News + Events

FHU Benefit Dinner Guests Hear Doctor's Story of Faithfulness

Henderson, Tenn. - Dec 05, 2015

"I don’t wish I hadn't gotten sick," Dr. Kent Brantly told a group of Freed-Hardeman University students Friday, Dec. 4, prior to the school's 51st Annual Benefit Dinner, "because of what I’ve seen God do." He visited with approximately 50 selected students for a question and answer session before sharing his story with guests at the dinner.

Brantly survived the often deadly disease he had contracted while working as a medical missionary in Liberia. He was flown back to Atlanta’s Emory Hospital where he became the first person in America to be treated for Ebola. Weeks later he was declared Ebola-free. He said he did not regret being in the circumstances he found himself in, because he knew he was doing what God had called him to do. Leaving the people he had gone to Liberia to help when they were most in need was not an option, he said. "I do wish I could have been there May 3 when Liberia was declared Ebola-free," he said.

After he was diagnosed with Ebola, Brantly told dinner guests, "I prayed 'God help me' many times, because I didn't know what else to say." He recalled thinking about the biblical story of Shadrach, Meshac and Abednego, three Jewish youths thrown into the fiery furnace by King Nebuchadnezzar. According to Daniel 3:17-18, they told the king, "… the God we serve is able to deliver us … but even if he does not, we want you to know, Your Majesty, that we will not serve your gods or worship the image of gold you have set up."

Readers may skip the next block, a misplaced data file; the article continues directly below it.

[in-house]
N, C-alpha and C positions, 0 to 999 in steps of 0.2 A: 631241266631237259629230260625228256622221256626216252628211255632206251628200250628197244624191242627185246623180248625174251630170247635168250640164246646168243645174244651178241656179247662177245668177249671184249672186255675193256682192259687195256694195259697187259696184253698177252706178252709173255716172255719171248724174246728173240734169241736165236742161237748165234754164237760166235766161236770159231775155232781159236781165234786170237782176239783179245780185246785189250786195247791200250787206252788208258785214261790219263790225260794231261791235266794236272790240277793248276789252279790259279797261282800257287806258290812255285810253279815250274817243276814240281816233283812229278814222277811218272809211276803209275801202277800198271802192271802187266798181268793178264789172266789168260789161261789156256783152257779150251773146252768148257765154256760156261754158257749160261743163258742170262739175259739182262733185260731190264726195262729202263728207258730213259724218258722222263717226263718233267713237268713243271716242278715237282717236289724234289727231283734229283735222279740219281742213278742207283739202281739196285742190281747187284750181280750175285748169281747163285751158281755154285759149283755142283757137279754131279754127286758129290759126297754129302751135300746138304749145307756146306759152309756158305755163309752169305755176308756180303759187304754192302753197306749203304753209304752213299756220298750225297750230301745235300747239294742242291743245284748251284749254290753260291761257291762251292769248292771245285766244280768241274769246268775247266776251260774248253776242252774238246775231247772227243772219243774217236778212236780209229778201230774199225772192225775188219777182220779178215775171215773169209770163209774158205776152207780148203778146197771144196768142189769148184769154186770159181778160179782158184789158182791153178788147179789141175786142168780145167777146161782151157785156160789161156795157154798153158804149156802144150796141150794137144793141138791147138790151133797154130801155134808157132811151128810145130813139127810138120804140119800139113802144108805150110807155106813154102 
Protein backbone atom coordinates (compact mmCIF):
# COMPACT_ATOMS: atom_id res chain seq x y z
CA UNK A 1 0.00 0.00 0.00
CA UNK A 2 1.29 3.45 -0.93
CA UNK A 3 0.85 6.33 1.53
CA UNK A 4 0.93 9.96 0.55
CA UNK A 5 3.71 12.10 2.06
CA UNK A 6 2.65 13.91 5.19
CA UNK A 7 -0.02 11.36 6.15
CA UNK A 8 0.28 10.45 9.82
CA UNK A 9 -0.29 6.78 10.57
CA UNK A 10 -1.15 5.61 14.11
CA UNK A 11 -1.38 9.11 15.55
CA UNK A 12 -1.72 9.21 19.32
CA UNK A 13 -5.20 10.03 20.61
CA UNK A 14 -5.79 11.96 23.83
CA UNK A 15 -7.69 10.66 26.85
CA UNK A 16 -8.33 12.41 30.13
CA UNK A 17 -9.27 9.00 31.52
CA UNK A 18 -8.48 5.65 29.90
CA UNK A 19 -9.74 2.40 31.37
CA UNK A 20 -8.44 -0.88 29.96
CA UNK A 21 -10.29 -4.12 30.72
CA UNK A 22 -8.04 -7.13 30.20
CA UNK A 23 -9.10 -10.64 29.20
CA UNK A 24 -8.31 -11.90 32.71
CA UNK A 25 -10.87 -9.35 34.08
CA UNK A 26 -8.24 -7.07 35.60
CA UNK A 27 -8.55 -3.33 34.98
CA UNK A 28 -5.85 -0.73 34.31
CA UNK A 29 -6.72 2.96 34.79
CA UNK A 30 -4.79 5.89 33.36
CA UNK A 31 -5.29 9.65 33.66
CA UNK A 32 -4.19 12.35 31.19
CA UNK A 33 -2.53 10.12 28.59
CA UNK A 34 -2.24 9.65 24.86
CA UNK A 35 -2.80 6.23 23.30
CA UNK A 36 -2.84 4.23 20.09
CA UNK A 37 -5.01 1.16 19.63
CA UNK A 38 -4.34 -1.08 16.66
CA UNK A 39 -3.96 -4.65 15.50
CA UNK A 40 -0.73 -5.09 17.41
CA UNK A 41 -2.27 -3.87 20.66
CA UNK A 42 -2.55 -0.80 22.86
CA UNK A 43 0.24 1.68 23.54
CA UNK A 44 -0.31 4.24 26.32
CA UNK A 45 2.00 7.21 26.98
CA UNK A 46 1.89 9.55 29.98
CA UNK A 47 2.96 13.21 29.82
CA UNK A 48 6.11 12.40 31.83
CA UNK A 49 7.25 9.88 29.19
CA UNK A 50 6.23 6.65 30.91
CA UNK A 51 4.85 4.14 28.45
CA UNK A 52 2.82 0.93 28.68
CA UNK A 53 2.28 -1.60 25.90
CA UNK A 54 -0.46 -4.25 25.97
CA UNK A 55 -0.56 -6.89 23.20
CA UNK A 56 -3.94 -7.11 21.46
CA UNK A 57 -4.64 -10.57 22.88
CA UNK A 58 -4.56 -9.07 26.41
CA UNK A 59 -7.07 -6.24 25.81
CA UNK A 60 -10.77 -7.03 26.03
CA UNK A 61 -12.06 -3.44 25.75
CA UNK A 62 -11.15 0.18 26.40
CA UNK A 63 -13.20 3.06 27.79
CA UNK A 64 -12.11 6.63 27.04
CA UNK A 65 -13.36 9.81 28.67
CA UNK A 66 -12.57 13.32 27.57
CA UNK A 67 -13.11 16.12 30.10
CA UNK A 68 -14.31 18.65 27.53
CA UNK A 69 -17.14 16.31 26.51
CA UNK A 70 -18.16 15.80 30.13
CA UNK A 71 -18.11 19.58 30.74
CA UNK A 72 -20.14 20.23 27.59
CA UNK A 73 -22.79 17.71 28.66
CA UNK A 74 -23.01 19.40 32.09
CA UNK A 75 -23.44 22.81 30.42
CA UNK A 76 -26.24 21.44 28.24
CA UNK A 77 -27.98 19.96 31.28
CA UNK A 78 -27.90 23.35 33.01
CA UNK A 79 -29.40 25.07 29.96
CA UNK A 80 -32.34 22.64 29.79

"I knew God could save me, he said, but even if he didn't, I wanted to be faithful even to the end," he said. "I'll never know how much of my cure was due to ZMapp (an experimental drug), or to the care I received, or to the effect of prayer."

Declaring himself profoundly grateful for what God has done in his life, Brantly said, "I wish every day I woke up with the reality of thinking, 'I'm alive because God loves me.'"

Although he his tired of being in the public eye, "I never get tired of recounting what God has done in my life," he said. "I'm alive and God expects something from me."

The evening's program featured an interview with Brantly conducted by Jackson's Steve Bowers. An FHU alumnus, Bowers is the media manager at Jackson Energy Authority and a talk show host at 101.5 FM WNWS News Talk Radio.

FHU’s University Chorale, directed by Dr. Gary McKnight, entertained prior to the interview. They sang a selection of American folk songs, African folk songs, spirituals and selections from musical theater.

For the 15th consecutive year, the dinner raised in excess of $1 million for scholarships at FHU.